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Be prepared for stormy financial weather

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Brendan McDermid/Reuters/File

(Read caption) A commuter struggles with his umbrella as he passes by the New York Stock Exchange during high winds this winter. Here are some tips on how to be bettered prepared to face financial storms.

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On a recent cruise to South America with my wife, we periodically encountered bad weather. The crew would tether furniture to keep it from moving around, and doors would be clicked shut. Passengers were warned to watch their step when the boat was rocking.

We’ll all face bad weather in our financial lives as well, and we can prepare for it.

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Most of us save money to prepare for a good retirement and to offset financial challenges along the way. We might encounter squalls such as an illness, accident or the loss of a job.

Most of the time, we hedge the risk of loss with insurance. We might have disability insurance, health insurance, property-casualty insurance and especially life insurance. All of these products are best used to minimize the possibility of a large economic loss.

I’m often asked how much cash a family should have on hand for bad weather. The answer depends.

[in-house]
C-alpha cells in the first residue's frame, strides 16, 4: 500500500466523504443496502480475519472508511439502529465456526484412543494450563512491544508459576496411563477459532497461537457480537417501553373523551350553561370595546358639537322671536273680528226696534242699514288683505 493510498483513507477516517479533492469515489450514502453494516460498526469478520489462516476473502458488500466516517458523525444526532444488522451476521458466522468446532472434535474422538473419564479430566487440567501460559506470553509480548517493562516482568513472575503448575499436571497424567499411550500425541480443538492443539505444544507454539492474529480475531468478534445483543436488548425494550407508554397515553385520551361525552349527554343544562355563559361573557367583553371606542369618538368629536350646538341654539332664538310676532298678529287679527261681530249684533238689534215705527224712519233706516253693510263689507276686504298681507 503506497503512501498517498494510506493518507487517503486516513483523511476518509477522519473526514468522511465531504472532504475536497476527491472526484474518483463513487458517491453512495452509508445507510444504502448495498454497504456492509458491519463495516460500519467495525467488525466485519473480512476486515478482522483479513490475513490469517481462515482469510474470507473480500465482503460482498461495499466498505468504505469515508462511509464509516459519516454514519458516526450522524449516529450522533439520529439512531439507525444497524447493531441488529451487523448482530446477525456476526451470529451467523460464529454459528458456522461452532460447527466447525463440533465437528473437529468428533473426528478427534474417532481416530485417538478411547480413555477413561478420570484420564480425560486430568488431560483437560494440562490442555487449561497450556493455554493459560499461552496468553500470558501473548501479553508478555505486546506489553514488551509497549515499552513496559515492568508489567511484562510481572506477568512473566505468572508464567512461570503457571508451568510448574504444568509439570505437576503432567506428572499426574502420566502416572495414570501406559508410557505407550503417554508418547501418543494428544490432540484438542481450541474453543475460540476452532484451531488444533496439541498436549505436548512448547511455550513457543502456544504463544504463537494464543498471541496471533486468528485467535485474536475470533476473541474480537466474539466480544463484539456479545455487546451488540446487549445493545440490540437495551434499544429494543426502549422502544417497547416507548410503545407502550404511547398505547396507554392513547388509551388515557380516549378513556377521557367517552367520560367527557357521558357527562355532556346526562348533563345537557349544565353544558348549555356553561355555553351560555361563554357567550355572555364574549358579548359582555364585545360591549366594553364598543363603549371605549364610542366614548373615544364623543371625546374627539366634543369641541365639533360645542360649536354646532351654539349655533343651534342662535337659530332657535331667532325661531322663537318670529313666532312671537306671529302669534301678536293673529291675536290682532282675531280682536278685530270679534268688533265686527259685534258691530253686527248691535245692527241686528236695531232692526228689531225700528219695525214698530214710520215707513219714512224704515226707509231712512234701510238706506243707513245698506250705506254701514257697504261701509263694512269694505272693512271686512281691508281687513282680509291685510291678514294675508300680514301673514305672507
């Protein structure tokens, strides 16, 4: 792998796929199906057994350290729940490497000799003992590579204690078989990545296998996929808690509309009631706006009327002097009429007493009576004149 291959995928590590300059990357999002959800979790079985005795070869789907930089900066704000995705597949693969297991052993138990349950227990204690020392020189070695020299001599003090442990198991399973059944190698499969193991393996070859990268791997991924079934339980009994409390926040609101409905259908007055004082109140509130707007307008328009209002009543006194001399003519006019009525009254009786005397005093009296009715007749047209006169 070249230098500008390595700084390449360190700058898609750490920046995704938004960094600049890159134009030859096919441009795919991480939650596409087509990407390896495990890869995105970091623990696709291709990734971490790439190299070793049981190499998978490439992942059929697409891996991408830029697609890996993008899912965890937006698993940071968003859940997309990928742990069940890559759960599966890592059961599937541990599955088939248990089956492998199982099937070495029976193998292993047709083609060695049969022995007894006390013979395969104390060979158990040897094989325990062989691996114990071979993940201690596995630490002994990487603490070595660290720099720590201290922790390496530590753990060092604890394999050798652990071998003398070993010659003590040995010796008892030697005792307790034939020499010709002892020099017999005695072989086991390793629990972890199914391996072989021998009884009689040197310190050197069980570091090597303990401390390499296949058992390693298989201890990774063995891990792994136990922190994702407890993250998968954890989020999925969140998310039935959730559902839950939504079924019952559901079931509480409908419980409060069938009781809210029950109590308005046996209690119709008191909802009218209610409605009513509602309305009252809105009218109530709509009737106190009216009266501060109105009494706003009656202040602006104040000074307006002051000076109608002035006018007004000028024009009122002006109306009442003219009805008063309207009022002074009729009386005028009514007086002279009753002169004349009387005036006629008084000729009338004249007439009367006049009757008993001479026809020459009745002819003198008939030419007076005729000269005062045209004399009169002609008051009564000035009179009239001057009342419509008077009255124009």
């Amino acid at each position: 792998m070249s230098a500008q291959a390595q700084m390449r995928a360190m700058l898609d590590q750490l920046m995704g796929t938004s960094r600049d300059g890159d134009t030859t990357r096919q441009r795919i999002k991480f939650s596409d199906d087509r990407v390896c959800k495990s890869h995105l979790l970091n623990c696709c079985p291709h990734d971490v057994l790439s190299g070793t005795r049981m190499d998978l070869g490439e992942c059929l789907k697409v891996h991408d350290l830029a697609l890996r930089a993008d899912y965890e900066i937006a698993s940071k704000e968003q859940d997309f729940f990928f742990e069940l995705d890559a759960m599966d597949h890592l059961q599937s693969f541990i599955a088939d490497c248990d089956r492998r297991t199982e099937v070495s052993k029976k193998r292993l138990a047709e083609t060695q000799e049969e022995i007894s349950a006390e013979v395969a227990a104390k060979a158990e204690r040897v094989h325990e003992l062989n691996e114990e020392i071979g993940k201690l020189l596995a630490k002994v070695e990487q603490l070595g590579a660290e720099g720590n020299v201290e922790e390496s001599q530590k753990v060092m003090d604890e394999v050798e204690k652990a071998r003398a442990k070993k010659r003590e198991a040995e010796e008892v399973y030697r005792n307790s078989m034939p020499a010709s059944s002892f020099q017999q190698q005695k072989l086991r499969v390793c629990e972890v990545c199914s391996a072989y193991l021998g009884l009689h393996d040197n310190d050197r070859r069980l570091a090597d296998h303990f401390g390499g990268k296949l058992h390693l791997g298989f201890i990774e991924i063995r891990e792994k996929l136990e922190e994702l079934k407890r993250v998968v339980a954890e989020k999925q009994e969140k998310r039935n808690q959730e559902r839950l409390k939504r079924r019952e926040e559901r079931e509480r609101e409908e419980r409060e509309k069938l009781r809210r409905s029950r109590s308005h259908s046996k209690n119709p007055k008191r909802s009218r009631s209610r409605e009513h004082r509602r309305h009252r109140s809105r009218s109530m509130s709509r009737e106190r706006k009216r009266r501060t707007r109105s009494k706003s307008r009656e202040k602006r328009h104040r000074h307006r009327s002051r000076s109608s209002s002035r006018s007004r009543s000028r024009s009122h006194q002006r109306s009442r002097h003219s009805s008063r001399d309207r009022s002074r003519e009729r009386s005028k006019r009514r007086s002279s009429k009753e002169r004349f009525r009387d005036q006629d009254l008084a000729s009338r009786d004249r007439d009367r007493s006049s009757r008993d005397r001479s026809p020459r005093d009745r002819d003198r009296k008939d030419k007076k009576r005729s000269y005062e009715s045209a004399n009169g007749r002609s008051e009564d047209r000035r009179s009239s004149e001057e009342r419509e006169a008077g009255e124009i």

An individual with excellent short- and long-term disability coverage needs less emergency cash. A two-income family may need less emergency cash. Certainly, a family with extensive liquid savings needs less cash than one without the savings. Conversely, a single-income family with no disability insurance and little saved should have enough cash on hand to cover several months of expenses.

Every family dependent on one or more incomes should have enough life insurance to provide for the replacement of that income over many years. One of the larger mistakes I see in family planning is inadequate insurance coverage, often when a family is sold whole life insurance rather than level term insurance coverage with an adequate death benefit.

Having a strong, reliable source of retirement income can help a great deal during periods of inclement weather. For example, a retiree with a federal pension that covers his usual expenses needs little emergency cash. In contrast, a family dependent on money strictly from an investment portfolio should have up to three years of expenses in highly liquid and non-volatile holdings.

Other ways to provide for a steady income in retirement aside from distributions from a portfolio include reverse mortgages and various annuities. However, these choices come with their own set of complexities and risks.

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On the ship, the captain had the navigational tools to know when we’d encounter bad weather. Life, in general, is not so predictable. Prepare for bad weather now and you will deal with it with more aplomb when it most certainly occurs.